US performer Madonna, centre, tours the Mphandura orpahange near Lilongwe, Malawi, Friday April 5, 2013. Madonna, is spending her fourth day in the southern African country from where she adopted two children David Banda, right and Mercy James, left. (AP Photo/Thoko Chikondi)
BLANTYRE, Malawi (AP) — Malawi issued a scathing critique of pop diva Madonna on Wednesday, accusing her of exaggerating her contributions to the southern African country and unreasonably demanding special treatment during her tour there last week.
The pop star denied the accusations. Her spokesman suggested they were prompted by the recent removal of the president's sister as head of Madonna's humanitarian organization there.
The singer has a long history with the country, which she first visited in 2006. She adopted two children from Malawi and runs several projects there. She was granted VIP treatment during previous visits, including when she last jetted into the country on April 1. But Madonna apparently was surprised when she learned upon leaving Malawi that that was no longer the case, and that she and her travelling party would have to line up with ordinary passengers and be frisked by airport security.
"There was a directive that Miss Louise Ciccone, travelling on an American passport, and her children Lourdes Maria Ciccone Leon, Rocco Ritchie, Mercy James, David Banda Ciccone Ritchie should use the ordinary passenger terminal on their way to their jet," said an aviation official who refused to be named because he is not authorized to speak to the media.
A strongly worded statement by the president's office accused Madonna of trying to use her fame and money to press Malawi into giving her special treatment.
"Granted, Madonna is a famed international musician. But that does not impose an injunction of obligation on any government under whose territory Madonna finds herself, including Malawi, to give her state treatment. Such treatment, even if she deserved it, is discretionary not obligatory," the statement said.
The presidential statement also questioned Madonna's intentions behind her humanitarian efforts in Malawi, alleging that the singer "wants Malawi to be forever chained to the obligation of gratitude."
"Kindness, as far as its ordinary meaning is concerned, is free and anonymous. If it can't be free and silent, it is not kindness; it is something else. Blackmail is the closest it becomes," the statement said.
President Joyce Banda was reportedly angered by Madonna's claims that she has built 10 schools in Malawi, and questioned that statement in widely quoted remarks last week.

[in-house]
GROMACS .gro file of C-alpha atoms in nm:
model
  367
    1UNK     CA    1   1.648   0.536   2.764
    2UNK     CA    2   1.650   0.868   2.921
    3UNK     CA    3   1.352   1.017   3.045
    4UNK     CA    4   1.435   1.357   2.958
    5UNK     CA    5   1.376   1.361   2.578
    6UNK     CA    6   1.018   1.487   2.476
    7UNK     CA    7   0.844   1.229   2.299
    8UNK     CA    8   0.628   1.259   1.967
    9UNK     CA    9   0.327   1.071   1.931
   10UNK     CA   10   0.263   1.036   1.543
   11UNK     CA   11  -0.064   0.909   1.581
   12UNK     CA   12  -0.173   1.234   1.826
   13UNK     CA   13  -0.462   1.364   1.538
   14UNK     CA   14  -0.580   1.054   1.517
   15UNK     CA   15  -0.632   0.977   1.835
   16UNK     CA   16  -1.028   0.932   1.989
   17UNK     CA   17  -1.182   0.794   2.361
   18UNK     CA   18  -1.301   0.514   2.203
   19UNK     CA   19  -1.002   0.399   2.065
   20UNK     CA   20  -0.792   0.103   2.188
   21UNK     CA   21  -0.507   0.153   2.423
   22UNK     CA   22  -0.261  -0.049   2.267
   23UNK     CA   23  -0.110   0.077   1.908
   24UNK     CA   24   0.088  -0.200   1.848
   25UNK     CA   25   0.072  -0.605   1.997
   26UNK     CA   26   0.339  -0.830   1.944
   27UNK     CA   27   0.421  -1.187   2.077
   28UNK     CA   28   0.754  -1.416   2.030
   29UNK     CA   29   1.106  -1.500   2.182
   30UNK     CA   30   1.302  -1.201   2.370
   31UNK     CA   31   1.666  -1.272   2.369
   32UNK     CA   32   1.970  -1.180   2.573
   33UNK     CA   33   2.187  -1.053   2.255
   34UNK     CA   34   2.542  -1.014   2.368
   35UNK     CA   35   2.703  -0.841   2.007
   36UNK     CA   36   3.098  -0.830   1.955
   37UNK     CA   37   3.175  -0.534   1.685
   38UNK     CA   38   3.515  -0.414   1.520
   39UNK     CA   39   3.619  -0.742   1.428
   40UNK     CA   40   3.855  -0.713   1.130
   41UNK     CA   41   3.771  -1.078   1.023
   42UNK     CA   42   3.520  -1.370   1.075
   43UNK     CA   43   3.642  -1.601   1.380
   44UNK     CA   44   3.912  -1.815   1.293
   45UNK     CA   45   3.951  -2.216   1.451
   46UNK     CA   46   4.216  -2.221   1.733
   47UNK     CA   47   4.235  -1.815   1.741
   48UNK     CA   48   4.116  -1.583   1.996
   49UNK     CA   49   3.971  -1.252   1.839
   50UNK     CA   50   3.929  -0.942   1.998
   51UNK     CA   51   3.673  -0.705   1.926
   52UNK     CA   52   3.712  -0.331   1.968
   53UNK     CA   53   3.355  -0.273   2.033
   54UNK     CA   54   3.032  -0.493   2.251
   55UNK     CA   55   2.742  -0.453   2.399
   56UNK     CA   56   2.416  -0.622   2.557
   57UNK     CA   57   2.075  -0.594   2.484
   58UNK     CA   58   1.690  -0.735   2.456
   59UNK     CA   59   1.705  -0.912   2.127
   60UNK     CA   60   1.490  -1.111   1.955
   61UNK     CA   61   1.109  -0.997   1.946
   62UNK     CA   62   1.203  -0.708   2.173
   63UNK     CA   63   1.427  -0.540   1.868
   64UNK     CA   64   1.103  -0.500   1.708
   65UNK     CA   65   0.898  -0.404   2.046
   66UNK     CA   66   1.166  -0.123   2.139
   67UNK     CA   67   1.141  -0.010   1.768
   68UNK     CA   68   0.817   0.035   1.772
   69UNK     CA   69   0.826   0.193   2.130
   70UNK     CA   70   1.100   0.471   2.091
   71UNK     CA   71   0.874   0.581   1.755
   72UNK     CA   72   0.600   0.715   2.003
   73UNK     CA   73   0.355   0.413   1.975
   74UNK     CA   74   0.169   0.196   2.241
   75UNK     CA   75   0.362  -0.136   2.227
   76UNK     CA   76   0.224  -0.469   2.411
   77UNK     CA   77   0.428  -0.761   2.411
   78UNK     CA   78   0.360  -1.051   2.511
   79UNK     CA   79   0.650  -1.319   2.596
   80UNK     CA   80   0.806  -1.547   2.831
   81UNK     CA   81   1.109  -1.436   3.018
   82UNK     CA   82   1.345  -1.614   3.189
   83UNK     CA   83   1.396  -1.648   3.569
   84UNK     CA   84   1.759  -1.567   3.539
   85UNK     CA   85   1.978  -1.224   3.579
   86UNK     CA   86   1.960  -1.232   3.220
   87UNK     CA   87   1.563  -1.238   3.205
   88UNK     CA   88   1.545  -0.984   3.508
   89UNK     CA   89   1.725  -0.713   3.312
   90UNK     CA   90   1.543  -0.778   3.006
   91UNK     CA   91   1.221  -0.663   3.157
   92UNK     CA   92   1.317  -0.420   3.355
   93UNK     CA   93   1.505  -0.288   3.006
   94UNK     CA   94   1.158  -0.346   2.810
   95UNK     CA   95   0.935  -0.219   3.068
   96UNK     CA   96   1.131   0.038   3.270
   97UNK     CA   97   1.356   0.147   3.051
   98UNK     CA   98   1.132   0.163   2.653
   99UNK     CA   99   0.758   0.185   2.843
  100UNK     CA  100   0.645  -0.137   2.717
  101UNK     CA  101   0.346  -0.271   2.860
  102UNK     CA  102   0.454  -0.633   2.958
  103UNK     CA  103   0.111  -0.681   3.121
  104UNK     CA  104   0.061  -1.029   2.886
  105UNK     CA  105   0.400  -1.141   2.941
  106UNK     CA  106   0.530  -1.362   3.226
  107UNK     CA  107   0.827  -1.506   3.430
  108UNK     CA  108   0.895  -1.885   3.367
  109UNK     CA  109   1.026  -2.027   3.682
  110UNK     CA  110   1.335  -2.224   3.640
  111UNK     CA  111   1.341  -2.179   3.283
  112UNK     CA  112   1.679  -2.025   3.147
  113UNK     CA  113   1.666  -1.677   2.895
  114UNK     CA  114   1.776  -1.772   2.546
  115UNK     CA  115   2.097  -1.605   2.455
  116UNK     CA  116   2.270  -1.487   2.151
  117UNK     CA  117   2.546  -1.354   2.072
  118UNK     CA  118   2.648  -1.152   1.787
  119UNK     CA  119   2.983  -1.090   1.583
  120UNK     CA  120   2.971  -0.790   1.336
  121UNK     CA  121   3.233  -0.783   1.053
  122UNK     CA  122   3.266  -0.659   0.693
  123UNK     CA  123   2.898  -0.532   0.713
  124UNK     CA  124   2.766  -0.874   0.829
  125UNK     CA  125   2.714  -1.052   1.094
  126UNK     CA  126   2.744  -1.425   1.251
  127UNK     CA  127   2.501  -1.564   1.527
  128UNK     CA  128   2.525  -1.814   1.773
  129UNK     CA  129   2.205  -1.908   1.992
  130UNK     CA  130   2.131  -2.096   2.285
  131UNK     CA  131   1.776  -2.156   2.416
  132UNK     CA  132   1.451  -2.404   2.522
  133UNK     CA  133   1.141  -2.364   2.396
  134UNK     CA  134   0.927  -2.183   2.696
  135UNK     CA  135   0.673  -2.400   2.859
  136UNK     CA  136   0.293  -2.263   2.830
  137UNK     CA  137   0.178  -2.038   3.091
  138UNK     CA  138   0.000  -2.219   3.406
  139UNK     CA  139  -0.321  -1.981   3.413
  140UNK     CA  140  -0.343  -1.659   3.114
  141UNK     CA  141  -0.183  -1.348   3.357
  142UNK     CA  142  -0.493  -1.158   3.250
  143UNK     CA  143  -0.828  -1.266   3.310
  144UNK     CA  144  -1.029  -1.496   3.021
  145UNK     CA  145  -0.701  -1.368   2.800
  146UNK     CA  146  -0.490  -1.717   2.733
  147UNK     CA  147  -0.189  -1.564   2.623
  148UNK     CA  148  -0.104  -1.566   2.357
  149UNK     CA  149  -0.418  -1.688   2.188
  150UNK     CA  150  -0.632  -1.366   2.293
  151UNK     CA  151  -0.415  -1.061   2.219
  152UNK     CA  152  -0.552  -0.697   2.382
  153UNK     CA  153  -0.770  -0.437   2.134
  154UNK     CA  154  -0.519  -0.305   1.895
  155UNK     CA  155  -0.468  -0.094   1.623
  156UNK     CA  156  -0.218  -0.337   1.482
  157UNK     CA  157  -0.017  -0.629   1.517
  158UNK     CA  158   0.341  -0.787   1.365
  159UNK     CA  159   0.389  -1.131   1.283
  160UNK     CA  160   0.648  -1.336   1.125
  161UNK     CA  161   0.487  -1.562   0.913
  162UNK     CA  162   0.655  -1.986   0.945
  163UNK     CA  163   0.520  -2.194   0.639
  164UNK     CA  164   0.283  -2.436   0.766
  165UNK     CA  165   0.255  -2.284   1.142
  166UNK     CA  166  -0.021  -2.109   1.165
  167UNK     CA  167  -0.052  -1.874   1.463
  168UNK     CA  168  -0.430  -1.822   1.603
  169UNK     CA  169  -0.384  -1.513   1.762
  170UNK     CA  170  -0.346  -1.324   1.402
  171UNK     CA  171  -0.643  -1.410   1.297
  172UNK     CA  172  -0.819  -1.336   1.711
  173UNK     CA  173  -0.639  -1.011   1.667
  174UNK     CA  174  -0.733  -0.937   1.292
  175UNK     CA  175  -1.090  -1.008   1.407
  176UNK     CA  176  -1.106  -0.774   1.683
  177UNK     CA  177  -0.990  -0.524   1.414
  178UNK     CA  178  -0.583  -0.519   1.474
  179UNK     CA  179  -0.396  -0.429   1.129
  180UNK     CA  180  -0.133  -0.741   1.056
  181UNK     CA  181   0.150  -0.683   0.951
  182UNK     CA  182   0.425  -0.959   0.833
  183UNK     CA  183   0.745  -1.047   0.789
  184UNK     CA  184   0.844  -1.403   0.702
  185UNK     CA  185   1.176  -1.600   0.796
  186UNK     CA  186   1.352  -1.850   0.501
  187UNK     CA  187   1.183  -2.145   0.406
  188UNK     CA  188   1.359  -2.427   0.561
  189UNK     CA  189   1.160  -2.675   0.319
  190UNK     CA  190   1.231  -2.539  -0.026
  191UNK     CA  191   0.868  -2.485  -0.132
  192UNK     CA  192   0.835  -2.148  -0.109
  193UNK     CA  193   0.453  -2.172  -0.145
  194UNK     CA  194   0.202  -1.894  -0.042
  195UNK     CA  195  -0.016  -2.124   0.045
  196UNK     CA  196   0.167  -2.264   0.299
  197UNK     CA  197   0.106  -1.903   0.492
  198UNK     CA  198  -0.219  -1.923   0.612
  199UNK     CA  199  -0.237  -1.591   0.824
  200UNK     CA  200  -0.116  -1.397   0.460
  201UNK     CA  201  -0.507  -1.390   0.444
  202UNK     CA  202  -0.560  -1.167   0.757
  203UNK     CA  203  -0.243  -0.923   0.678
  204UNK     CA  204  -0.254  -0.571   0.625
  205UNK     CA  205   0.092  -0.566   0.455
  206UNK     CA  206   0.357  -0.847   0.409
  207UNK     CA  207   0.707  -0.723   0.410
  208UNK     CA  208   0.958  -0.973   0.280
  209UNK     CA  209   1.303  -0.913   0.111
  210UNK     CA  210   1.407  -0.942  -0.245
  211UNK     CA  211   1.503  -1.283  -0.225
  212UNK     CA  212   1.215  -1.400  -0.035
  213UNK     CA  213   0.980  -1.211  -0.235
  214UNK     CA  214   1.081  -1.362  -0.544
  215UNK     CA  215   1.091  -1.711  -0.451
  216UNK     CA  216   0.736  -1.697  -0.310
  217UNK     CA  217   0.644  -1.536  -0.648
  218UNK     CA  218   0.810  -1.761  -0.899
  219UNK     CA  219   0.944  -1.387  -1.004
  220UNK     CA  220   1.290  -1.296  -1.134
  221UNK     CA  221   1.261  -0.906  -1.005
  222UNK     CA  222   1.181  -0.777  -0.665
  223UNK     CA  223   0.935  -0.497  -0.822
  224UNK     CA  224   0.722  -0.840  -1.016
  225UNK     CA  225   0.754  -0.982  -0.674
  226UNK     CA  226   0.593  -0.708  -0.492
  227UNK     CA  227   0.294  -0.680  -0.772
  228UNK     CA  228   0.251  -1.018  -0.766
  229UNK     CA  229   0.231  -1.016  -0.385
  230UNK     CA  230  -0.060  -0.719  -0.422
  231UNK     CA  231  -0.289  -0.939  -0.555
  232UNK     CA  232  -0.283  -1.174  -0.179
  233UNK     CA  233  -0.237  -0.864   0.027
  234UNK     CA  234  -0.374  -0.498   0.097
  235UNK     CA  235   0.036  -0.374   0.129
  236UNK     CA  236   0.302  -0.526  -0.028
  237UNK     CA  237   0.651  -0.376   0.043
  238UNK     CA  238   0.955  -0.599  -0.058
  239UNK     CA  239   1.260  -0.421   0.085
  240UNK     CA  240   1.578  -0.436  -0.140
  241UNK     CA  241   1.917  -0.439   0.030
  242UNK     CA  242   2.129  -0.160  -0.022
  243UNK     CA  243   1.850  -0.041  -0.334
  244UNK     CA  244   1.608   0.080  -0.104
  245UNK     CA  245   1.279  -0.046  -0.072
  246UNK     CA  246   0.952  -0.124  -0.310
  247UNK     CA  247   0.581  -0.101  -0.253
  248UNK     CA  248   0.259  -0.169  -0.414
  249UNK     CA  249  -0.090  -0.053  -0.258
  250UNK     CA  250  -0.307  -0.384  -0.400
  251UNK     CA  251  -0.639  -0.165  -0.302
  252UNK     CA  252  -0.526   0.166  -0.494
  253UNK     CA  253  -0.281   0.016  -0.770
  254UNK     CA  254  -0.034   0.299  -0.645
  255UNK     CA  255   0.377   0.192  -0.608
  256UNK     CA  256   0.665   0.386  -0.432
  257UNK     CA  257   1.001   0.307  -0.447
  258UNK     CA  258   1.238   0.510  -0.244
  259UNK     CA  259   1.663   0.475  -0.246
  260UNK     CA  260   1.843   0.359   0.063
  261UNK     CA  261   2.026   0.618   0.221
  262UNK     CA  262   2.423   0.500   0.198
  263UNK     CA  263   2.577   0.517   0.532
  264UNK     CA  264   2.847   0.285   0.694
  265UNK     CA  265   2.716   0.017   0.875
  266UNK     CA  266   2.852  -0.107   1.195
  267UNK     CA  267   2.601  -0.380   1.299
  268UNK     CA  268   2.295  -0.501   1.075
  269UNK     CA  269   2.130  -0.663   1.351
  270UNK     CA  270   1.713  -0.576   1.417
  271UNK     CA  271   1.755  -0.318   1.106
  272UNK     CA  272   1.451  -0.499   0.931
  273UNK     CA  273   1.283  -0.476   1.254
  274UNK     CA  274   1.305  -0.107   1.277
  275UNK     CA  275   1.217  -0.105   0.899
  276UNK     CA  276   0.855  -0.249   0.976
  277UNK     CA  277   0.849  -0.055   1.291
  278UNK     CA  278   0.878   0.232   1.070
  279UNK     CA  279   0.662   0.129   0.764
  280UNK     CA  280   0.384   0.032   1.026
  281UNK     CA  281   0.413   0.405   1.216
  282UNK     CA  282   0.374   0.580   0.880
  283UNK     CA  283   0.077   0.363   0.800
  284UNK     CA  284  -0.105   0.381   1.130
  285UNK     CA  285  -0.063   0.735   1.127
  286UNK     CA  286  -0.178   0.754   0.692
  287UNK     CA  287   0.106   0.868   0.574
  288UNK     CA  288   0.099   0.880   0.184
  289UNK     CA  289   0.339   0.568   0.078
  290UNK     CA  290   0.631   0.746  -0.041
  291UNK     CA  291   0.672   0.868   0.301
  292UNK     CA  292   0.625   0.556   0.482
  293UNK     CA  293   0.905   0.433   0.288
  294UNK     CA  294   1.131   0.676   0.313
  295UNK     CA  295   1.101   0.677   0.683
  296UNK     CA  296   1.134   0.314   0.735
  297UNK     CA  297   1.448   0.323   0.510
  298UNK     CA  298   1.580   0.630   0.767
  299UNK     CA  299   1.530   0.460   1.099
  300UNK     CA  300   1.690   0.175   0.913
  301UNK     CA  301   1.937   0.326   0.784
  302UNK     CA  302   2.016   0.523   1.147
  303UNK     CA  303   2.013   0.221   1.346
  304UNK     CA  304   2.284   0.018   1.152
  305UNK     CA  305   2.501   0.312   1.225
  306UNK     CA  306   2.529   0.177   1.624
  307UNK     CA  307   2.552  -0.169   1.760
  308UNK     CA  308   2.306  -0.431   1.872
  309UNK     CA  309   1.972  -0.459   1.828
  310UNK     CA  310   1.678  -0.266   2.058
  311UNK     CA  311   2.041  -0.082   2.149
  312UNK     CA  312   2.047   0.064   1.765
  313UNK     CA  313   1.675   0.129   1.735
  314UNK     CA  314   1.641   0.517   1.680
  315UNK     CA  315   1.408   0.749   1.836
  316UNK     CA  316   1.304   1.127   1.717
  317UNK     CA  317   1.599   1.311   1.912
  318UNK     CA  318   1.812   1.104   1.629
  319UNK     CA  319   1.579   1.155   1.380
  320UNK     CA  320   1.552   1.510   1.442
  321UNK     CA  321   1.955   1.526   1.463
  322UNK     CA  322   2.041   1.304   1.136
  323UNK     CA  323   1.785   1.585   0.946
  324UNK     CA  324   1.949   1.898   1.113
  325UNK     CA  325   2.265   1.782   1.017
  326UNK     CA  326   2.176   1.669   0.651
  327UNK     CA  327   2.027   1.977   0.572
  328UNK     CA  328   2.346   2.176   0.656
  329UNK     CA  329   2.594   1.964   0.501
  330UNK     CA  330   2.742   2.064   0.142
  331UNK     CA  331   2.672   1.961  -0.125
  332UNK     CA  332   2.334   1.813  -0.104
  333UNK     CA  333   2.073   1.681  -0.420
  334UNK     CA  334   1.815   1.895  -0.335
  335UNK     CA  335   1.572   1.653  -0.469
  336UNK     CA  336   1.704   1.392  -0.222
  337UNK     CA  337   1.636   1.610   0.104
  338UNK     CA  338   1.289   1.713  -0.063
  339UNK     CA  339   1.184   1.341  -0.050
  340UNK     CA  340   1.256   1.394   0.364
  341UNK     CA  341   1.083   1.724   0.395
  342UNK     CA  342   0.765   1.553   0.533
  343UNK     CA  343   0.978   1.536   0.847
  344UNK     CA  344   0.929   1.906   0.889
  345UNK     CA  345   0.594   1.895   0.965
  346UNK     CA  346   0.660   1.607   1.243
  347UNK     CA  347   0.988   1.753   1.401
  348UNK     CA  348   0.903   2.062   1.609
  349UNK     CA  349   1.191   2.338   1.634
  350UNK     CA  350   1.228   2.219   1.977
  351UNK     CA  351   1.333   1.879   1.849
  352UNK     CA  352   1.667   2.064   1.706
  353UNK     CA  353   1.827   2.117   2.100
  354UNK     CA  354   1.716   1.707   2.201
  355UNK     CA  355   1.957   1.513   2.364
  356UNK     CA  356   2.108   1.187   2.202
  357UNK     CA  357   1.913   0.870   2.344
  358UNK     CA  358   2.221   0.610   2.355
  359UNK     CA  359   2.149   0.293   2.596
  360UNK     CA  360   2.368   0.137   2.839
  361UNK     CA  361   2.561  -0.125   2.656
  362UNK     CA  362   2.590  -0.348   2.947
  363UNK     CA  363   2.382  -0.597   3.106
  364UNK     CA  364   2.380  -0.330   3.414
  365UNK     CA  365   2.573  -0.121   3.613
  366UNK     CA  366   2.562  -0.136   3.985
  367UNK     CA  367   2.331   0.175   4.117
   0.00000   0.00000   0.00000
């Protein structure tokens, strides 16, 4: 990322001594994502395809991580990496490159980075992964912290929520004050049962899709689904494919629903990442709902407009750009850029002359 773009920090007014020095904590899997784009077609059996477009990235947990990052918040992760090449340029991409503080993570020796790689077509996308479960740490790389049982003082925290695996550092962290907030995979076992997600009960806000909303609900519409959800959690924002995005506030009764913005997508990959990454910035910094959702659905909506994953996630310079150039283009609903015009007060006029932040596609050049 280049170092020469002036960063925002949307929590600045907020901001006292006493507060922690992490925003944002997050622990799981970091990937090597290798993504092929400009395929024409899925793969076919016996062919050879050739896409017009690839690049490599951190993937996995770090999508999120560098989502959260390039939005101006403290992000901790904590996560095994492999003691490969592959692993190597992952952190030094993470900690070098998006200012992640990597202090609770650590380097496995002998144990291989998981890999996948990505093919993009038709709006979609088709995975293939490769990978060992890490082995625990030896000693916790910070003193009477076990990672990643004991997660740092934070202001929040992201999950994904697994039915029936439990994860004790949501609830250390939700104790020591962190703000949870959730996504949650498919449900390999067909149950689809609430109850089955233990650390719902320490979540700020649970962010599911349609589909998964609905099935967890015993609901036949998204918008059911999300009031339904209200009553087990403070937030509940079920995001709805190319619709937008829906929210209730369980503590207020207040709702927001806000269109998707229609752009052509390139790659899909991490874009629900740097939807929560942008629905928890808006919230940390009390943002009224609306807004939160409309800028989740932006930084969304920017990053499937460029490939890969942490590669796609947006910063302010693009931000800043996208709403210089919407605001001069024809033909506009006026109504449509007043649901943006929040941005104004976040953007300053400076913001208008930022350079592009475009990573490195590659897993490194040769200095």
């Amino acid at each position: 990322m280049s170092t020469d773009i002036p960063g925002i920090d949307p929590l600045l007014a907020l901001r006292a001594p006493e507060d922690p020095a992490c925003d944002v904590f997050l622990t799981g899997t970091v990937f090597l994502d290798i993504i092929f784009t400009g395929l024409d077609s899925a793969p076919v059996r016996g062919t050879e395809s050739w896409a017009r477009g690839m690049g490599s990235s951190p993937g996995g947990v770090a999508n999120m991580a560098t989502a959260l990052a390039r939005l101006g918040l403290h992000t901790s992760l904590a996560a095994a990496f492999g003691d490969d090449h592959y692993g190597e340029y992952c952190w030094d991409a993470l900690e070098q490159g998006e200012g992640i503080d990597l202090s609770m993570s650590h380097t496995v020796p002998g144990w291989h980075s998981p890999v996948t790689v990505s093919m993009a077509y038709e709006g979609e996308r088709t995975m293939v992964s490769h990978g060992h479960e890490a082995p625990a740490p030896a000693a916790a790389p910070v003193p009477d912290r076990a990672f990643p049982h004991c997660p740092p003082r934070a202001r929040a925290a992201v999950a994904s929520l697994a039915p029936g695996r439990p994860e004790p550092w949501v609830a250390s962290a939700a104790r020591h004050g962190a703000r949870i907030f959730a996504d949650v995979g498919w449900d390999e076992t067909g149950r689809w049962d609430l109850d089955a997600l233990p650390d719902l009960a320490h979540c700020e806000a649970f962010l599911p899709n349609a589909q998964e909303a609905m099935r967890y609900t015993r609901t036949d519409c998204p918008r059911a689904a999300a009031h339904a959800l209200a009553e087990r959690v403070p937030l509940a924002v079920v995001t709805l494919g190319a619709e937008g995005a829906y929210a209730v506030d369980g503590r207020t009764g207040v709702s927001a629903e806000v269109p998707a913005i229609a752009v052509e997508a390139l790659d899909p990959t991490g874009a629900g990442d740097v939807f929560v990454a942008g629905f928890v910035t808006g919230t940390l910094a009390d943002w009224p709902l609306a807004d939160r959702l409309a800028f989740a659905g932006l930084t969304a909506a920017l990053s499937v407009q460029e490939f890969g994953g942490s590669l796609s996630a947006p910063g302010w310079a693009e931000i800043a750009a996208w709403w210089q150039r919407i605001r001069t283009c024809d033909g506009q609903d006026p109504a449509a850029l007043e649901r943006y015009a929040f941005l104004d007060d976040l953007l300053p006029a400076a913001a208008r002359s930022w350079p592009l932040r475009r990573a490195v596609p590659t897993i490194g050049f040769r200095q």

"Where are the 10 schools she has built? She is just building school blocks at already existing schools. In some cases she just renovated an already existing block. This is an insult to the people of Malawi. She can't be lying to the world at our expense," Banda said.
In a statement released by her spokesperson, Madonna said he was "saddened" that Banda "has chosen to release lies about what we've accomplished, my intentions, how I personally conducted myself while visiting Malawi and other untruths. I have no intentions of being distracted by these ridiculous allegations."
"I came to Malawi seven years ago with honorable intentions," Madonna said in the statement. "I returned earlier this month to view the new schools we built. I did not ever ask or demand special treatment at the airport or elsewhere during my visit. I will not be distracted or discouraged by other people's political agendas. I made a promise to the children of Malawi and I am keeping that promise."
A spokesman for Madonna expressed surprise at the most recent criticism and called the claim that the singer had requested special treatment "nonsense."
"Obviously these attacks are influenced by the fact that the President's sister was removed as the head of Madonna's organization in Malawi due to concerns about mismanagement of $3.8 million," said Trevor Neilson, whose Global Philanthropy Group is managing Madonna's projects in Malawi.
"As the largest private philanthropist to Malawi we would think that the government would be pleased that she is giving her time and money to one of the poorest countries in the world," Neilson said.
The statement from the president's office dismissed the claim that Banda is angry because her younger sister, Anjimile Mtila-Oponyo, was fired as the CEO for Madonna's charity, Raising Malawi.
The presidential statement said Malawi has played host to other international stars like Chuck Norris, Bono, David James, Rio Ferdinand and Gary Neville "who have never demanded state attention or decorum despite their equally dazzling stature."
Despite the furor, Madonna seemed unfazed.
"My reasons for being here have never changed, I am here because I care deeply about the children of Malawi, that is my main priority," she said last week at the end of her trip.
Madonna traveled there with her two adopted Malawian children, David Banda and Mercy James, both 8, and her children Lourdes, 14, and Rocco, 12.